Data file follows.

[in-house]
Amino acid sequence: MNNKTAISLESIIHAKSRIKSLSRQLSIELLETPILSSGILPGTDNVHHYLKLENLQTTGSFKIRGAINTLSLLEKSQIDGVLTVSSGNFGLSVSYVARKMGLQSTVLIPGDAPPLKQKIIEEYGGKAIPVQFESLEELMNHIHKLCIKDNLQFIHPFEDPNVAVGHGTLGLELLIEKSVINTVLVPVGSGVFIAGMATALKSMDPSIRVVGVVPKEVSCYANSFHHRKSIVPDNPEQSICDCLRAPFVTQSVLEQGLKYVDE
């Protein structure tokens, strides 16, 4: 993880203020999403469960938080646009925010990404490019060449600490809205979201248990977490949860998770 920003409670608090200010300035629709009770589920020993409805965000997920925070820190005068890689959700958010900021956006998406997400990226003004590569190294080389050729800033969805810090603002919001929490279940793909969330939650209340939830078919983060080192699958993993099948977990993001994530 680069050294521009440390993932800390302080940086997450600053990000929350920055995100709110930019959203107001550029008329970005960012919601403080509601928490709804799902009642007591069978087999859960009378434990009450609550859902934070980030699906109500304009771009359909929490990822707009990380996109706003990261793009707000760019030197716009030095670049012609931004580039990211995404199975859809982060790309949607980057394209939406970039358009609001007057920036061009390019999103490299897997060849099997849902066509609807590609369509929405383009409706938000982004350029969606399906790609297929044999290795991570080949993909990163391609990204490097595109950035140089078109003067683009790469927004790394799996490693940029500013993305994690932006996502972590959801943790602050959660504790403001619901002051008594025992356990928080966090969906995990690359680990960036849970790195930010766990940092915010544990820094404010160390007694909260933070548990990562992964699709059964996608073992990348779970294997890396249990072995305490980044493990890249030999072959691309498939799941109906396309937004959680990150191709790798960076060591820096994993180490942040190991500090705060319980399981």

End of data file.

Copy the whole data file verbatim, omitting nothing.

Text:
[in-house]
Amino acid sequence: MNNKTAISLESIIHAKSRIKSLSRQLSIELLETPILSSGILPGTDNVHHYLKLENLQTTGSFKIRGAINTLSLLEKSQIDGVLTVSSGNFGLSVSYVARKMGLQSTVLIPGDAPPLKQKIIEEYGGKAIPVQFESLEELMNHIHKLCIKDNLQFIHPFEDPNVAVGHGTLGLELLIEKSVINTVLVPVGSGVFIAGMATALKSMDPSIRVVGVVPKEVSCYANSFHHRKSIVPDNPEQSICDCLRAPFVTQSVLEQGLKYVDE
């Protein structure tokens, strides 16, 4: 993880203020999403469960938080646009925010990404490019060449600490809205979201248990977490949860998770 920003409670608090200010300035629709009770589920020993409805965000997920925070820190005068890689959700958010900021956006998406997400990226003004590569190294080389050729800033969805810090603002919001929490279940793909969330939650209340939830078919983060080192699958993993099948977990993001994530 680069050294521009440390993932800390302080940086997450600053990000929350920055995100709110930019959203107001550029008329970005960012919601403080509601928490709804799902009642007591069978087999859960009378434990009450609550859902934070980030699906109500304009771009359909929490990822707009990380996109706003990261793009707000760019030197716009030095670049012609931004580039990211995404199975859809982060790309949607980057394209939406970039358009609001007057920036061009390019999103490299897997060849099997849902066509609807590609369509929405383009409706938000982004350029969606399906790609297929044999290795991570080949993909990163391609990204490097595109950035140089078109003067683009790469927004790394799996490693940029500013993305994690932006996502972590959801943790602050959660504790403001619901002051008594025992356990928080966090969906995990690359680990960036849970790195930010766990940092915010544990820094404010160390007694909260933070548990990562992964699709059964996608073992990348779970294997890396249990072995305490980044493990890249030999072959691309498939799941109906396309937004959680990150191709790798960076060591820096994993180490942040190991500090705060319980399981």